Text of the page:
The addition of a Fiber laser into the sheet metal fabrication process is going to create a re-alignment of the status quo. You now have a tool that can produce substantially more parts per hour, so naturally all of the supporting systems will feel the effects.
Optimizing the front-end order processing, engineering and programming systems will surely help with the “pull demands”. Optimizing the material handling for both loading raw materials and also unloading the cut sheets will help with both the “pull and push demands.” Optimizing the press brake and other downstream processes from the Fiber will help with the “push demands”.
Real-time System Integration
The key is to optimize the process, whether that entails optimizing current equipment and processes or in making the decision to replace equipment or software that is no longer capable of meeting the demands. Purchasing a Fiber laser requires careful thought as to how it will “fit” into the fabrication process and also what additional equipment or software will be required. Of course you can look at these supporting tools as stand-alone solutions or as part of an integrated solution that reaches far beyond just satisfying production demands. Can the ERP system communicate with the programming system? The programming systems communicate with the machines? Can the machines communicate with the programming system and subsequently back to the ERP to close the loop? This is real-time system integration and the most efficient way to ensure that your process remains consistent so that your costs and margins remain consistent.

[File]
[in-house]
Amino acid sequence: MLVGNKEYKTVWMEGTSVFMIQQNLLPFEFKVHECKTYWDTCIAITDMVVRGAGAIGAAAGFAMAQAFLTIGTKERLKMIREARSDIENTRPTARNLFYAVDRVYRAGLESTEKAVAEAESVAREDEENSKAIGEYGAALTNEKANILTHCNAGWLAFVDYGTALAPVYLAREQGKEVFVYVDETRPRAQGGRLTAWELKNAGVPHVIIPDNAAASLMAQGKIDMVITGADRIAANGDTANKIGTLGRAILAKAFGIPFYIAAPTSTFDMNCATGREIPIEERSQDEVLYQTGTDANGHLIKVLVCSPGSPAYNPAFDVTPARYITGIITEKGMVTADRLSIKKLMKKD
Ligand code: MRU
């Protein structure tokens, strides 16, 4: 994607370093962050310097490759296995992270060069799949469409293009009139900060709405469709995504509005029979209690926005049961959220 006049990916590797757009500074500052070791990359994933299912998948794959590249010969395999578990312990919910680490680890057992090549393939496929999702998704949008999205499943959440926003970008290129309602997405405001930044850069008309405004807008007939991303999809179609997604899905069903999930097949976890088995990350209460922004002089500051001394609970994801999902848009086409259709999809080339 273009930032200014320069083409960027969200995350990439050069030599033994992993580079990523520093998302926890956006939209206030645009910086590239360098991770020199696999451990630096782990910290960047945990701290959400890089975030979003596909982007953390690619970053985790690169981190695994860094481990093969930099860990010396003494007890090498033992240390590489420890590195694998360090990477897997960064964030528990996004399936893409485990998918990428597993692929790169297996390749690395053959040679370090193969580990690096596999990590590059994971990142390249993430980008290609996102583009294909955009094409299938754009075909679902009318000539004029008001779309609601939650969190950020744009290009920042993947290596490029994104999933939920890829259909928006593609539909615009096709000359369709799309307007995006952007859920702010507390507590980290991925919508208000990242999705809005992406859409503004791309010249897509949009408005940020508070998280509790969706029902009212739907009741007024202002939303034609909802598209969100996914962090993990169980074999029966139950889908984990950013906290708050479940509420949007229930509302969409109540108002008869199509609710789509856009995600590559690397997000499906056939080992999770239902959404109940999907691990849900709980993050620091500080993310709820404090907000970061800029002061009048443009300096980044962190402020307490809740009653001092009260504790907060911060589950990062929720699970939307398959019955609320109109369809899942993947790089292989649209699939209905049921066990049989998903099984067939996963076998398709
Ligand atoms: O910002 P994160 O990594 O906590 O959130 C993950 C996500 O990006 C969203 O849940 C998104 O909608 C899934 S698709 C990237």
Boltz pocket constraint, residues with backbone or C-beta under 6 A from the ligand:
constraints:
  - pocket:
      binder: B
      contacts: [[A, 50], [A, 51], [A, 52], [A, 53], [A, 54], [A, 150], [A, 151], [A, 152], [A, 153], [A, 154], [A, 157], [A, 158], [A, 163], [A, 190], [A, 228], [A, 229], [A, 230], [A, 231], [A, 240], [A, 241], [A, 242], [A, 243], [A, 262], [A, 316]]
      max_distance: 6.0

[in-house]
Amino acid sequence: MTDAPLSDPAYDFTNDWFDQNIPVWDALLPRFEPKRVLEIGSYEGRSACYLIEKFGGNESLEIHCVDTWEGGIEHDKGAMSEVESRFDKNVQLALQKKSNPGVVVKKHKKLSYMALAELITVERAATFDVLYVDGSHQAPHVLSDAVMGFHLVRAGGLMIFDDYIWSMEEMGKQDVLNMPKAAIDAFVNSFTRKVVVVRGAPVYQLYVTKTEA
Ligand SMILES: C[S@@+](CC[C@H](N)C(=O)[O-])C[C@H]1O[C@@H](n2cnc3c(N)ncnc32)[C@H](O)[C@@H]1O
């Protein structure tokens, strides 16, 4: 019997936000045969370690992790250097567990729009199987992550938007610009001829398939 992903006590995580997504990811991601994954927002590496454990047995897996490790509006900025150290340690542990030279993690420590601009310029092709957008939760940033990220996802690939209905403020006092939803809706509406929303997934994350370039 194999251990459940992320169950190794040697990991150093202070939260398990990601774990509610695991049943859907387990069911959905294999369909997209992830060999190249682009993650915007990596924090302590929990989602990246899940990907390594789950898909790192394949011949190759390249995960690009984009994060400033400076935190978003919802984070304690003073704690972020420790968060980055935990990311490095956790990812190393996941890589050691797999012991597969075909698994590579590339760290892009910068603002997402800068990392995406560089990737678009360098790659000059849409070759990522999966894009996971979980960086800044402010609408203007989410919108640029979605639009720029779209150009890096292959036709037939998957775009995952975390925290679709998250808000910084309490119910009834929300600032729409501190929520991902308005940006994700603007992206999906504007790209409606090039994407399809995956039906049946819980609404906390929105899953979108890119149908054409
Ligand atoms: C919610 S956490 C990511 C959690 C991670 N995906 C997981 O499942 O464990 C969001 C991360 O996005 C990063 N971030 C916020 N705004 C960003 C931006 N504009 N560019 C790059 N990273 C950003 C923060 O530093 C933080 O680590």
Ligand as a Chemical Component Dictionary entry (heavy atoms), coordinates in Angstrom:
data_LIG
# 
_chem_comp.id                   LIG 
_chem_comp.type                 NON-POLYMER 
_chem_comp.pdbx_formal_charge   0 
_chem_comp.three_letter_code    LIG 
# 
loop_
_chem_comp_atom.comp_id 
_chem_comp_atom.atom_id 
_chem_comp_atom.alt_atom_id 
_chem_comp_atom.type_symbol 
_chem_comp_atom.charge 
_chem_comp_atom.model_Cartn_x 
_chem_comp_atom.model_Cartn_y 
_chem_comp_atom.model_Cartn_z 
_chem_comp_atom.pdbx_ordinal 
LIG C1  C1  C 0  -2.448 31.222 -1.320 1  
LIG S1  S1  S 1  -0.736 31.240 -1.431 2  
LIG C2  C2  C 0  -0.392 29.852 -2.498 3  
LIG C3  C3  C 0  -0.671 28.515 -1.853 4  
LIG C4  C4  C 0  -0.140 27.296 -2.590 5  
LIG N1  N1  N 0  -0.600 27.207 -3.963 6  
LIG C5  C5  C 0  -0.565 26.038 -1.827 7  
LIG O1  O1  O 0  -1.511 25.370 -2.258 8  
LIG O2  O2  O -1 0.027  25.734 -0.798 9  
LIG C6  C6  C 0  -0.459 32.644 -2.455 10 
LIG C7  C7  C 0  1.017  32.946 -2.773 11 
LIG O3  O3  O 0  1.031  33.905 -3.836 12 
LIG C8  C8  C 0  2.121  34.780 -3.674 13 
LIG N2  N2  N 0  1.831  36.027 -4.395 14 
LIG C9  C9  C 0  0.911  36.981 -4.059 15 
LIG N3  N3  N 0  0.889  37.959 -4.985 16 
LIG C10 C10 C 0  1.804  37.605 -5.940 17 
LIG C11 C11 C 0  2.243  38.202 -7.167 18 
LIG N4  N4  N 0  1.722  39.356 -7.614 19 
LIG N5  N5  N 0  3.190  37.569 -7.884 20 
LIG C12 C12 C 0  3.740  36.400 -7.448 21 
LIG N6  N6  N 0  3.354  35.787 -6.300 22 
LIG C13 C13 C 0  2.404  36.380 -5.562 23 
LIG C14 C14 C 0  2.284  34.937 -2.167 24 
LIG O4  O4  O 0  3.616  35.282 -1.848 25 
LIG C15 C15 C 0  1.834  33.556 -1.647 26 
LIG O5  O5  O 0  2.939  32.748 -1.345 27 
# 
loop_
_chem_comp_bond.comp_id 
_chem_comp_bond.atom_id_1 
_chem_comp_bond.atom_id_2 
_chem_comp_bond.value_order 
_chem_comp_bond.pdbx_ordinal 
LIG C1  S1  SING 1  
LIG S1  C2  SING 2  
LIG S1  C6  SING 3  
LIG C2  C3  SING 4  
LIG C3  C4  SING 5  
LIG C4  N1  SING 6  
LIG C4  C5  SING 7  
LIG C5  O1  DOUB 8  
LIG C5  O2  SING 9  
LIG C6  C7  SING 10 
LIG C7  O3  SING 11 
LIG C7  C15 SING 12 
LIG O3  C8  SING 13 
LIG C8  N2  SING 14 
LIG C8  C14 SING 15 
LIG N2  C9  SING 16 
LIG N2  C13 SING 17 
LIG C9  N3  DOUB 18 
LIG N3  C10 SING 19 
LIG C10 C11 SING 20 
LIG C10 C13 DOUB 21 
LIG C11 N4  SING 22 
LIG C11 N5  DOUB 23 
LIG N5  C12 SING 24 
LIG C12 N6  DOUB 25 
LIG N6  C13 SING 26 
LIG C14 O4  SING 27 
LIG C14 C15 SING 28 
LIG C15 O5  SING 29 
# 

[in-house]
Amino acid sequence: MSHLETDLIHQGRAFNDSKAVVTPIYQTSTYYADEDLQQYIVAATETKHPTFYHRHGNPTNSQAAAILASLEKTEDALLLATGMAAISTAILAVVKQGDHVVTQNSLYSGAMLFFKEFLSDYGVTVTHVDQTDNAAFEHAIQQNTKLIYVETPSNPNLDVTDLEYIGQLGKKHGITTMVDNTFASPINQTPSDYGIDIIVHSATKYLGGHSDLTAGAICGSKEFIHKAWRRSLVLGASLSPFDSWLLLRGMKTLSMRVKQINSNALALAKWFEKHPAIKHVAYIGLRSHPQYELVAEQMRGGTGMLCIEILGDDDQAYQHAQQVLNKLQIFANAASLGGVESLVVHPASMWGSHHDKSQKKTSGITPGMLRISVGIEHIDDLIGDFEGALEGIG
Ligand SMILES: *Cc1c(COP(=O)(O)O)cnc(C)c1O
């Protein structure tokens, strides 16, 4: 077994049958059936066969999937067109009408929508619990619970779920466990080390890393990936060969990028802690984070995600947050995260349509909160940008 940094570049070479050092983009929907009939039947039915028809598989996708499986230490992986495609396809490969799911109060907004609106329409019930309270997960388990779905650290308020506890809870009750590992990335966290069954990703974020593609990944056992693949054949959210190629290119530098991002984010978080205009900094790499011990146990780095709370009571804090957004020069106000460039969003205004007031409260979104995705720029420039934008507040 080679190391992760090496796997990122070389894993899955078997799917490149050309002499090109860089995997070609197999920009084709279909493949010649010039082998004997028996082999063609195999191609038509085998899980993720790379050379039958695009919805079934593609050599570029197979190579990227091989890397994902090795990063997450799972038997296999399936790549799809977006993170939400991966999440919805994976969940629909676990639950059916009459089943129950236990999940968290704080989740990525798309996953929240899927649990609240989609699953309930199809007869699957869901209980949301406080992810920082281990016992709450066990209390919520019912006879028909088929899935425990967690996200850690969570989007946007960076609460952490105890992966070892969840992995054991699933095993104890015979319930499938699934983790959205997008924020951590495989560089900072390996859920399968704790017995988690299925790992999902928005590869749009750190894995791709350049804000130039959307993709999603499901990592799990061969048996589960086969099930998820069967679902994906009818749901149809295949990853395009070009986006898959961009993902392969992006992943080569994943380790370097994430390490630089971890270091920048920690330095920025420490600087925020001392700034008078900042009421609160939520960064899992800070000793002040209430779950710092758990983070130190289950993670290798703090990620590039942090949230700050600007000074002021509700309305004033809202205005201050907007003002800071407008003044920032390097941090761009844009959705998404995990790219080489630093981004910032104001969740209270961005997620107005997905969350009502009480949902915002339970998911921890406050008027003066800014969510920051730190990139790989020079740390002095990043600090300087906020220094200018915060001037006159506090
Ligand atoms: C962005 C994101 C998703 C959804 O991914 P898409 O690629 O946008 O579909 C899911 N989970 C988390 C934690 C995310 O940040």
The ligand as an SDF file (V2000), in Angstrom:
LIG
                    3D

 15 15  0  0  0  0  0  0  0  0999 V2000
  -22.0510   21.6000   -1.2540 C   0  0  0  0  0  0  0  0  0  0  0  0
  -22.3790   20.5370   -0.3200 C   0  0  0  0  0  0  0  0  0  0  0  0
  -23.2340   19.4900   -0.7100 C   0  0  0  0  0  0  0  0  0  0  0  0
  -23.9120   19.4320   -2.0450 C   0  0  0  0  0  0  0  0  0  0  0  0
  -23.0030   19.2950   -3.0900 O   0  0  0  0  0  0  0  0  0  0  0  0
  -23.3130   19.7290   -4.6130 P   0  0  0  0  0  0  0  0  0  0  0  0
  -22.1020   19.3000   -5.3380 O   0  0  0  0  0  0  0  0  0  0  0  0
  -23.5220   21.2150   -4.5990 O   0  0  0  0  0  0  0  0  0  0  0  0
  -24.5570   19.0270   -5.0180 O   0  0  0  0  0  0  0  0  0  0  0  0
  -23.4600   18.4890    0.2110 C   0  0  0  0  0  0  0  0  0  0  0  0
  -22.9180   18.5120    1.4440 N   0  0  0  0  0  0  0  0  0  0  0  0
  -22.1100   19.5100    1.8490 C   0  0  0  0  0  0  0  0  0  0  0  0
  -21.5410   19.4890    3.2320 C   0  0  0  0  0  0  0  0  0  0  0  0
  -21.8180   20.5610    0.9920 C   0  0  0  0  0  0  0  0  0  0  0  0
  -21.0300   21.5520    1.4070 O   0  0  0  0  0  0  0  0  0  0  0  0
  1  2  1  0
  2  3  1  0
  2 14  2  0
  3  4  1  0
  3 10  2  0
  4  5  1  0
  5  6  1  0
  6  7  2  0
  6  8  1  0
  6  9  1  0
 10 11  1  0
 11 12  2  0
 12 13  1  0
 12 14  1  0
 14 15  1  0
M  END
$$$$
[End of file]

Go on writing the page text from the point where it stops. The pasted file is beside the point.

It’s really is no longer how a single piece of machinery will affect the fabrication process, but how all of the machines and supporting automation and software technologies work together to create a cohesive and effective fabrication business solution.
By Frank Arteaga, Head of Product Marketing, NAFTA Region
Bystronic Inc., Elgin, IL – Voice.firstname.lastname@example.org